SFCR audit no longer required for small insurers
Following CP8/18 “Solvency II: external audit of the public disclosure requirement”, in which the PRA proposed removing the external audit requirement for the SFCRs of certain small Solvency II firms and groups, the PRA has published PS25/18. The final rules largely follow those proposed in CP8/18, but with the introduction of a two year smoothing mechanism. The rules will apply from 15 November 2018 and therefore will apply to SFCRs published in respect of 2018 for firms with year ends after 15 November.
The PRA has not changed how it defines who the proposals will apply to, so the threshold will be defined by the result of a calculation based on gross written premiums and best estimate liabilities, although it has clarified that the calculation should use figures converted from reporting currency to sterling and made a minor change to the definition of gross written premium for life insurance to ensure it is consistent. The metric means that firms with gross written premiums of less than £100m and best estimate liabilities of less than £1bn are likely to be classified as small insurers and therefore not require an audit of their SFCR.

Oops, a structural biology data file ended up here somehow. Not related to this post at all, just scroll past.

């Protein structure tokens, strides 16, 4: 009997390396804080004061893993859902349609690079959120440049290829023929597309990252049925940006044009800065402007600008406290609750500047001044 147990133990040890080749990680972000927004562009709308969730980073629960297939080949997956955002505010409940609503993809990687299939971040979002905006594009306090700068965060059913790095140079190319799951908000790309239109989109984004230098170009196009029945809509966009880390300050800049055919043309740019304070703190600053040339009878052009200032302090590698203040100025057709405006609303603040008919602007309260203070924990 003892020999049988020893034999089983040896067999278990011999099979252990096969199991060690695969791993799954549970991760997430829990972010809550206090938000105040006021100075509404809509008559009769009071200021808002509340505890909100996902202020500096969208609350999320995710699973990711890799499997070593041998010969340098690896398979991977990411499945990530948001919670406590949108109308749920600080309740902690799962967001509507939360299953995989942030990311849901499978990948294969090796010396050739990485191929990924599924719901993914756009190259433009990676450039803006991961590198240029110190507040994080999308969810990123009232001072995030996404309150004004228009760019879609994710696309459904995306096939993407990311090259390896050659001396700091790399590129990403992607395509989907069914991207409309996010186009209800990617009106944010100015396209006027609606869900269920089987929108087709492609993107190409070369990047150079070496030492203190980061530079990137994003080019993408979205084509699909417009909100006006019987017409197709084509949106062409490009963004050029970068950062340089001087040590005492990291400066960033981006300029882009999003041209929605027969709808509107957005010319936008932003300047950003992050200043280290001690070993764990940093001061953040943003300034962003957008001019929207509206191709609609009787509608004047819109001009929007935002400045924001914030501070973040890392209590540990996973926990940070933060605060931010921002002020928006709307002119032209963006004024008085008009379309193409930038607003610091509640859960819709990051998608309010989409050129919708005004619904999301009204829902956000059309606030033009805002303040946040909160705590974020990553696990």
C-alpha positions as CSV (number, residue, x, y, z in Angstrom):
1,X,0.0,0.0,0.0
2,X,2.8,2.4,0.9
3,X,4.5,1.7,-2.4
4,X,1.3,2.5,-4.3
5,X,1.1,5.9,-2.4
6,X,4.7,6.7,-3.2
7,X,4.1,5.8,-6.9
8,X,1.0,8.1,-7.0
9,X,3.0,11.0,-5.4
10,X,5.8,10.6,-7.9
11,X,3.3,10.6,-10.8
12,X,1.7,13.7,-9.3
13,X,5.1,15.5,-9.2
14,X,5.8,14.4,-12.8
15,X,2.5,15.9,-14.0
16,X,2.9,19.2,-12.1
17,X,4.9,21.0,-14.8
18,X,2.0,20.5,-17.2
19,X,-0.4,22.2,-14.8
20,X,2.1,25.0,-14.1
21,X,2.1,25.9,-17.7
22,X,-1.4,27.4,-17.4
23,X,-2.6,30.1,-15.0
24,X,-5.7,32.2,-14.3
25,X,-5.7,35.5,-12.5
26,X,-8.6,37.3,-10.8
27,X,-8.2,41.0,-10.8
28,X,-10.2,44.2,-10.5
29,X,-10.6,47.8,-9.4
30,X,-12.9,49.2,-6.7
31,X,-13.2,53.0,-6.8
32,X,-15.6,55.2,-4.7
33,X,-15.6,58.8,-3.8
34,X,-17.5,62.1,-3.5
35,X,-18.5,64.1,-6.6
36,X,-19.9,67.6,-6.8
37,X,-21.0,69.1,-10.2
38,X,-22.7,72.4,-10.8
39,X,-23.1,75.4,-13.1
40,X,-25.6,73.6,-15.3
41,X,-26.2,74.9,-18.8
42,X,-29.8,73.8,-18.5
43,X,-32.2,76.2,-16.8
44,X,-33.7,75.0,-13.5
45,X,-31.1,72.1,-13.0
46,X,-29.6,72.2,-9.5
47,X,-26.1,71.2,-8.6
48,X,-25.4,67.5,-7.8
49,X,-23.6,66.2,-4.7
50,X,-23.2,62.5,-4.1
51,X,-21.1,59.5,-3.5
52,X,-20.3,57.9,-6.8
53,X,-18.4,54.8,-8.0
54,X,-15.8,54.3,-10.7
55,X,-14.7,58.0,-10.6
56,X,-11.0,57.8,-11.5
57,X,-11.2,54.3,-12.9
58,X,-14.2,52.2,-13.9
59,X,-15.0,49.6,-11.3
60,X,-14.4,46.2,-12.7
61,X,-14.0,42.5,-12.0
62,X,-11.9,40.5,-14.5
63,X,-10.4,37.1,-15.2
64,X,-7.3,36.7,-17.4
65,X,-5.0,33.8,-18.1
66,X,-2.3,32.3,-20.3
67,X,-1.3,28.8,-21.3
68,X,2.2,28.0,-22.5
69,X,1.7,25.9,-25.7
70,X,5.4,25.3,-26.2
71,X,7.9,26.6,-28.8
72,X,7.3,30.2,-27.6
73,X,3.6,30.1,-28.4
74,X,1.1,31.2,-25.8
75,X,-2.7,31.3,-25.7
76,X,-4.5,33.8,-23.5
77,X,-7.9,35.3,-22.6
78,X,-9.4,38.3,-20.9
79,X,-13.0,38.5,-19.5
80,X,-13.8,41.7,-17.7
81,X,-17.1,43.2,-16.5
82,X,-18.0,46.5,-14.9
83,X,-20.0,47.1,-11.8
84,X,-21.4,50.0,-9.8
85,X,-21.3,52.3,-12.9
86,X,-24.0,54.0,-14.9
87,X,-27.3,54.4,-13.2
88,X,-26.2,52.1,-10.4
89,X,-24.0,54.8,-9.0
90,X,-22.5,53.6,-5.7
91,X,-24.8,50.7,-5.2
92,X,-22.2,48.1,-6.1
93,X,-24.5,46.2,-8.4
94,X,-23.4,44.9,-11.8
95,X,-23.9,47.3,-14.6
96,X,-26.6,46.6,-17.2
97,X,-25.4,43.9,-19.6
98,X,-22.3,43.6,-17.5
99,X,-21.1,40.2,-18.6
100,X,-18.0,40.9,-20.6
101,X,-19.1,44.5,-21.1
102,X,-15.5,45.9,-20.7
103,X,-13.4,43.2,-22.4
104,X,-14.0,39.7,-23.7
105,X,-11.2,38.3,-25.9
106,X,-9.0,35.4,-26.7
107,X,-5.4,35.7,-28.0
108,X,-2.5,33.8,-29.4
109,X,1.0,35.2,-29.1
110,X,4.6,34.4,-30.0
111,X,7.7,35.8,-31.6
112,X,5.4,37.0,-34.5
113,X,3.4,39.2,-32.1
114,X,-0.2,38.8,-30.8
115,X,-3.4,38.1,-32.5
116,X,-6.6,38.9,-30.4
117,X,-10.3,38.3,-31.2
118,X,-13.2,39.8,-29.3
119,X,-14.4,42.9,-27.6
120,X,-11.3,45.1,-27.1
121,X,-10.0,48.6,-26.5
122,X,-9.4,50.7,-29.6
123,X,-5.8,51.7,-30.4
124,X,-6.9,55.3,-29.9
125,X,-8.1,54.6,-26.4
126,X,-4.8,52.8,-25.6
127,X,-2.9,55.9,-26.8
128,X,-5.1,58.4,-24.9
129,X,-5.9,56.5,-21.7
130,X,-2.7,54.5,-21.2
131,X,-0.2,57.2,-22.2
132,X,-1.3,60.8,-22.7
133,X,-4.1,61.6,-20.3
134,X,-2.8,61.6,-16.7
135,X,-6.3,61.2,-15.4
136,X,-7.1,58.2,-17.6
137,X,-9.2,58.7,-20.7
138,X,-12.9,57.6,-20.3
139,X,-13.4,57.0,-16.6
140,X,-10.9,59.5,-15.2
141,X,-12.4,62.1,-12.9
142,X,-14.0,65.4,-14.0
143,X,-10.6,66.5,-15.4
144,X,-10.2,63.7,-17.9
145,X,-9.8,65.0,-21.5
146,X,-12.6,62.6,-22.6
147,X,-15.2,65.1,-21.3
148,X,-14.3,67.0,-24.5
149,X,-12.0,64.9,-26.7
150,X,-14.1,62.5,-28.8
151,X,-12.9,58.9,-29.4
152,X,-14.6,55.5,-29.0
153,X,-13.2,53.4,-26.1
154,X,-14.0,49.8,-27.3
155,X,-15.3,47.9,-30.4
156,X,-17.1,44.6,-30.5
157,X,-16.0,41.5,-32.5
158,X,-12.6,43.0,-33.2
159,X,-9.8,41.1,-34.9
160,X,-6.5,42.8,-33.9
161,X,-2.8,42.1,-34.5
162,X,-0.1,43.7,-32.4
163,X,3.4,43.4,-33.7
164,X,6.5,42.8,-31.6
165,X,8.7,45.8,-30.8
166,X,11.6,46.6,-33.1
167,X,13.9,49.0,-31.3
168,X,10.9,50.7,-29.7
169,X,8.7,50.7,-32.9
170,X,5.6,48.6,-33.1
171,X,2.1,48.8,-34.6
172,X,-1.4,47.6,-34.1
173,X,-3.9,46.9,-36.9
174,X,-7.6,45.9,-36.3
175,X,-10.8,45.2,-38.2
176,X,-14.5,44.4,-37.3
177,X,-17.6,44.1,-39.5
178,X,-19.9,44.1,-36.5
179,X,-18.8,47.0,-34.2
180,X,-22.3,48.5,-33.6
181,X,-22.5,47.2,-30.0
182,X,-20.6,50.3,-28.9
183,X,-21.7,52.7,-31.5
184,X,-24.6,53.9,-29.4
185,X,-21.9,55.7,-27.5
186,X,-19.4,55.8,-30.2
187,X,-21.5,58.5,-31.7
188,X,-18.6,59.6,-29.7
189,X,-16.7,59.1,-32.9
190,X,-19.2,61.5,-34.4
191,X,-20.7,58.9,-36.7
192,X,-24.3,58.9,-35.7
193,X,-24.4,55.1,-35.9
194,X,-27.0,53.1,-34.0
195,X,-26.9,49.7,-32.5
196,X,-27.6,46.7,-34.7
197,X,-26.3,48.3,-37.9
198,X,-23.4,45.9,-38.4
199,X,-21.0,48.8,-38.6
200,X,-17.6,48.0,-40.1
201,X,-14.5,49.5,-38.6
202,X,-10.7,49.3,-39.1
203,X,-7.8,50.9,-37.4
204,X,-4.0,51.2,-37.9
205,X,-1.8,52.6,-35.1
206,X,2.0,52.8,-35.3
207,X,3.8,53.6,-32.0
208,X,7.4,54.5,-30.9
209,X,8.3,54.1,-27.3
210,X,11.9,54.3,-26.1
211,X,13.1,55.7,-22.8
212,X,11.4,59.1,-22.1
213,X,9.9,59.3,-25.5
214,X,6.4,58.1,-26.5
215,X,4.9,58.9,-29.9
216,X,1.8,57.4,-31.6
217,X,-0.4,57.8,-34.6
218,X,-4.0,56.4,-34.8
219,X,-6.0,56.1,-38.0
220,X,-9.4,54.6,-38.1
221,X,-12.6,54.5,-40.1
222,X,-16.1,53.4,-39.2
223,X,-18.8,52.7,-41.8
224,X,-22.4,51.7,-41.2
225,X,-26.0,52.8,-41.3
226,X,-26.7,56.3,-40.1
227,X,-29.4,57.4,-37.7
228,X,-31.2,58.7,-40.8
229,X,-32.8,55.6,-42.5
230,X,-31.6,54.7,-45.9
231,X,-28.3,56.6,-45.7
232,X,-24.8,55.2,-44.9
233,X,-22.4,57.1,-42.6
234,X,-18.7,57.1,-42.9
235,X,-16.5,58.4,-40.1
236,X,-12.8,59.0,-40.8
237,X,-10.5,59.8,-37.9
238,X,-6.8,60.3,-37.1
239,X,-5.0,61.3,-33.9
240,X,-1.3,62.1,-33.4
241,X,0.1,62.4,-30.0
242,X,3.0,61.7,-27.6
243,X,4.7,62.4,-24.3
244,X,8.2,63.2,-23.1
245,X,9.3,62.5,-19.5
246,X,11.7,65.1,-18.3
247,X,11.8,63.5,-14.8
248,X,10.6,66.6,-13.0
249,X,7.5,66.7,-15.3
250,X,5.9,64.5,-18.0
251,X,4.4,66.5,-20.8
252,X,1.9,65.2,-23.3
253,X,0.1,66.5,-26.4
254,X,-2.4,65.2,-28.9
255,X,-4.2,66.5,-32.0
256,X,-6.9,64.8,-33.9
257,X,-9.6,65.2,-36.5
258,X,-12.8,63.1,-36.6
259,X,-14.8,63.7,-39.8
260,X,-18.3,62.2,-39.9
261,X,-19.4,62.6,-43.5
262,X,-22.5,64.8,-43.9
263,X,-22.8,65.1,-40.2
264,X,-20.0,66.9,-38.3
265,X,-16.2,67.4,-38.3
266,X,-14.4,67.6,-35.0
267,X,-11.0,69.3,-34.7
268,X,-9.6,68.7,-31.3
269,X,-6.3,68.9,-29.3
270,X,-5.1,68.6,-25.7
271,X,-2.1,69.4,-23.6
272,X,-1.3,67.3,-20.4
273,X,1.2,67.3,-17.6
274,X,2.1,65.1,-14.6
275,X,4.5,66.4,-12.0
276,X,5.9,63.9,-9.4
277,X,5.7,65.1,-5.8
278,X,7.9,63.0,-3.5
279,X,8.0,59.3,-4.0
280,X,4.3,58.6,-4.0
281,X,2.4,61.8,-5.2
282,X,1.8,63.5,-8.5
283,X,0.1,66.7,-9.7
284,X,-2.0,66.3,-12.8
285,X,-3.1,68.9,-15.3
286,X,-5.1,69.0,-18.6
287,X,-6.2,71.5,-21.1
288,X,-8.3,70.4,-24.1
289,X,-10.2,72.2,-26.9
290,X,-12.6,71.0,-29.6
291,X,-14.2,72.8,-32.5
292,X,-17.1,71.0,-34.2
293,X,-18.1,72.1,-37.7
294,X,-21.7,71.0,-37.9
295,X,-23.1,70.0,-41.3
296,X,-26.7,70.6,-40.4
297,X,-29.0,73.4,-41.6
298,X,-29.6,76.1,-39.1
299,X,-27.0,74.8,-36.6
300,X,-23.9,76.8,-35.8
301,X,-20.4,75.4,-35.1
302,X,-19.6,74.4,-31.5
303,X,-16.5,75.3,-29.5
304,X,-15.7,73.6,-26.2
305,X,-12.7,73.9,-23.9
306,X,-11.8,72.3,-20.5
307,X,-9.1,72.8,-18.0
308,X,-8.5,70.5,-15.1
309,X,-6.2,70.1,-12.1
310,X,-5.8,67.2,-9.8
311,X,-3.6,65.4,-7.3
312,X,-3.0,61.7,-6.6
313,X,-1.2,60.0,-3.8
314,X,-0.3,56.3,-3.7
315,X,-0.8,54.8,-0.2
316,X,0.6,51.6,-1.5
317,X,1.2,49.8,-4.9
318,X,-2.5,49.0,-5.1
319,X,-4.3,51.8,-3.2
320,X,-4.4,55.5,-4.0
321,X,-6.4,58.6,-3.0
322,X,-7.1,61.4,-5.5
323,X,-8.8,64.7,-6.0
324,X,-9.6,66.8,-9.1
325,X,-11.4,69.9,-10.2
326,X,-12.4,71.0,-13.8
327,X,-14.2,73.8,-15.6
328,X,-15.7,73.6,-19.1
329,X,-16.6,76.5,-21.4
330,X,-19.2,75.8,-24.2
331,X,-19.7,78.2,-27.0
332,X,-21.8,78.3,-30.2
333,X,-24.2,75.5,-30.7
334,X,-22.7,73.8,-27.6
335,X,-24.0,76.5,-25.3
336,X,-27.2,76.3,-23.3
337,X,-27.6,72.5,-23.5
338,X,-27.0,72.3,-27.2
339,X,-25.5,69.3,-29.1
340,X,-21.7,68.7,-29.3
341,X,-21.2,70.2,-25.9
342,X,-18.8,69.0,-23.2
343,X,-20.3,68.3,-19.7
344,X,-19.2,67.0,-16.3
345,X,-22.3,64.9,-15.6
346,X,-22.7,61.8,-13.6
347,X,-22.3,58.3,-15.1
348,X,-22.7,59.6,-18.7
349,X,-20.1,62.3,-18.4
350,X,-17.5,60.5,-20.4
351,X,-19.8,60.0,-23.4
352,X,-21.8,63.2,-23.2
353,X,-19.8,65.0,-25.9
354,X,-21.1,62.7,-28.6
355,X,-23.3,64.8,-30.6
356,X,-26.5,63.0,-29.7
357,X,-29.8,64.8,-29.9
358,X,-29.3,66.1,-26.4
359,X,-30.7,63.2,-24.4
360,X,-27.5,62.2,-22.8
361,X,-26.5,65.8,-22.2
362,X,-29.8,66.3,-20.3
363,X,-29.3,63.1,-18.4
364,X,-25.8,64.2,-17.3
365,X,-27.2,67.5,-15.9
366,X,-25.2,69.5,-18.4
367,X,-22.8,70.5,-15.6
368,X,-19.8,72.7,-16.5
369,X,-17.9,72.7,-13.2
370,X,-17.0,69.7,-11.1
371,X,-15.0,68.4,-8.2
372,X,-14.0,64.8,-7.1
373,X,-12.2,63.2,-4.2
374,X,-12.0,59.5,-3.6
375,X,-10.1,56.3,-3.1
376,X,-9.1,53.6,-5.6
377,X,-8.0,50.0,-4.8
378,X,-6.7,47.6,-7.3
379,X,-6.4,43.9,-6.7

The PRA originally proposed that firms would determine whether they were small insurers and therefore exempt from the audit requirement for a financial year was based on data as at the end of a financial year. This has been amended to reduce volatility and now a firm will need to have its SFCR audited only if it is above the threshold for two consecutive years, and will not require an audit if it remains a small insurer for two consecutive years. The initial assessment after the introduction will however be based on one year. We welcome this change as firms will be more able to predict whether their SFCR will require an audit and is likely to be more efficient and less disruptive, particularly for firms with temporary increases in premiums or liabilities.
The PRA also proposes amendments to SS11/16 to reflect the changed requirements for small insurers and the continuing applicability of parts of SS11/16 to small insurers despite their exemption from the SFCR audit requirement, in addition to some minor changes to aid clarification.
The PRA does not propose to set out further expectations or details of ongoing monitoring for those firms whose SFCRs will not be audited.
The proposal will certainly reduce the scope and cost of the audits. However, the size of the reduction will depend on the views of the board and auditors on whether the Solvency Capital Requirement still needs to be audited, in order to be reflected in the accounts via the capital statement and the need to consider whether the insurer is a going concern. This will also depend on whether the liabilities in the accounts explicitly include the risk margin, which is based on the SCR. There does not yet seem to be a consistent view across auditors and boards.